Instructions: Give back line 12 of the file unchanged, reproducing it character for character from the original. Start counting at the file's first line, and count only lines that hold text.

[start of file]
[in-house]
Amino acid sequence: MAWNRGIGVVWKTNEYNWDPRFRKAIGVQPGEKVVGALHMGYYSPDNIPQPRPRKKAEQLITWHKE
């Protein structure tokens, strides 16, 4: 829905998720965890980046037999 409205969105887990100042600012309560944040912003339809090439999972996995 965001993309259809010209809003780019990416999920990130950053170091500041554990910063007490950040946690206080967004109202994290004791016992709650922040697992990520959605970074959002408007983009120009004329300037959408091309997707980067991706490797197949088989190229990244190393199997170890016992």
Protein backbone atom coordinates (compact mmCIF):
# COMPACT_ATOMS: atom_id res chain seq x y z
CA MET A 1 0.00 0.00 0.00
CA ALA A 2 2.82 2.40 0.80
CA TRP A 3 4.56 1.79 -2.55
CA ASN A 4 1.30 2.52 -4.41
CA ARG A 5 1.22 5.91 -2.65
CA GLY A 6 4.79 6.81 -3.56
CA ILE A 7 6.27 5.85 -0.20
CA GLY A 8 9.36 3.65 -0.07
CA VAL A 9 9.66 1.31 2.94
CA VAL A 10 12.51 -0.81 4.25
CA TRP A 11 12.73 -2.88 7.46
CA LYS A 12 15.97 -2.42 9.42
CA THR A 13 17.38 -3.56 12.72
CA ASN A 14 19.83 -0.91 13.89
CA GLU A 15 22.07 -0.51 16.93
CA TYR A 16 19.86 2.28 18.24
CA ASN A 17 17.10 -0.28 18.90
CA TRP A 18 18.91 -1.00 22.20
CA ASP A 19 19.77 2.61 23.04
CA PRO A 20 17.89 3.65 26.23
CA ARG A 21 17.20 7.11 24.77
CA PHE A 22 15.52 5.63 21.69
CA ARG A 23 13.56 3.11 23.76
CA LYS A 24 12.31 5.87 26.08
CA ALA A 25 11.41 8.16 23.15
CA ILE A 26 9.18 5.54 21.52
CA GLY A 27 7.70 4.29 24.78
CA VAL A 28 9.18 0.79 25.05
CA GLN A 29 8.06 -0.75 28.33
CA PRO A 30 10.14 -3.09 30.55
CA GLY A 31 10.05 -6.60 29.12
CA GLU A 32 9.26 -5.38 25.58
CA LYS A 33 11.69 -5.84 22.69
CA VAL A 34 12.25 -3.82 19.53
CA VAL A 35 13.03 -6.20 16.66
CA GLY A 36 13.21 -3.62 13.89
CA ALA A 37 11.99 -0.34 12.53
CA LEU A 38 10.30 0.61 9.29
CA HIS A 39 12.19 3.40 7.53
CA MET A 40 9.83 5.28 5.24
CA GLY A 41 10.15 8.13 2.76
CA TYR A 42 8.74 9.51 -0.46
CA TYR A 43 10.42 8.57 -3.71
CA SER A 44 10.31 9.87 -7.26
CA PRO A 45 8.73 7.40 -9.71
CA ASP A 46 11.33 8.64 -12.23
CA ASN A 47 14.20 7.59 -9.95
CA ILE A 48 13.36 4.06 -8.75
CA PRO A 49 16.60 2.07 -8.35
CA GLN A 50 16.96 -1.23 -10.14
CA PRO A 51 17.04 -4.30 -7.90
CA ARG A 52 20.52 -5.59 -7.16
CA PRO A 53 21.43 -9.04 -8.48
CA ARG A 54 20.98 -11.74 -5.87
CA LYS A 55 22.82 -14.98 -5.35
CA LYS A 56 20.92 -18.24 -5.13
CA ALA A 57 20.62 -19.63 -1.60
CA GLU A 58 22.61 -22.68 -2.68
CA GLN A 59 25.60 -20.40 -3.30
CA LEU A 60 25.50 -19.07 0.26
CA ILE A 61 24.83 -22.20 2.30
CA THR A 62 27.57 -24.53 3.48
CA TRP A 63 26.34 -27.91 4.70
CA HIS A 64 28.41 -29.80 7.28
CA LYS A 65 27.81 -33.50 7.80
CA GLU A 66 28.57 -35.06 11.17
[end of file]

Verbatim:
CA ILE A 7 6.27 5.85 -0.20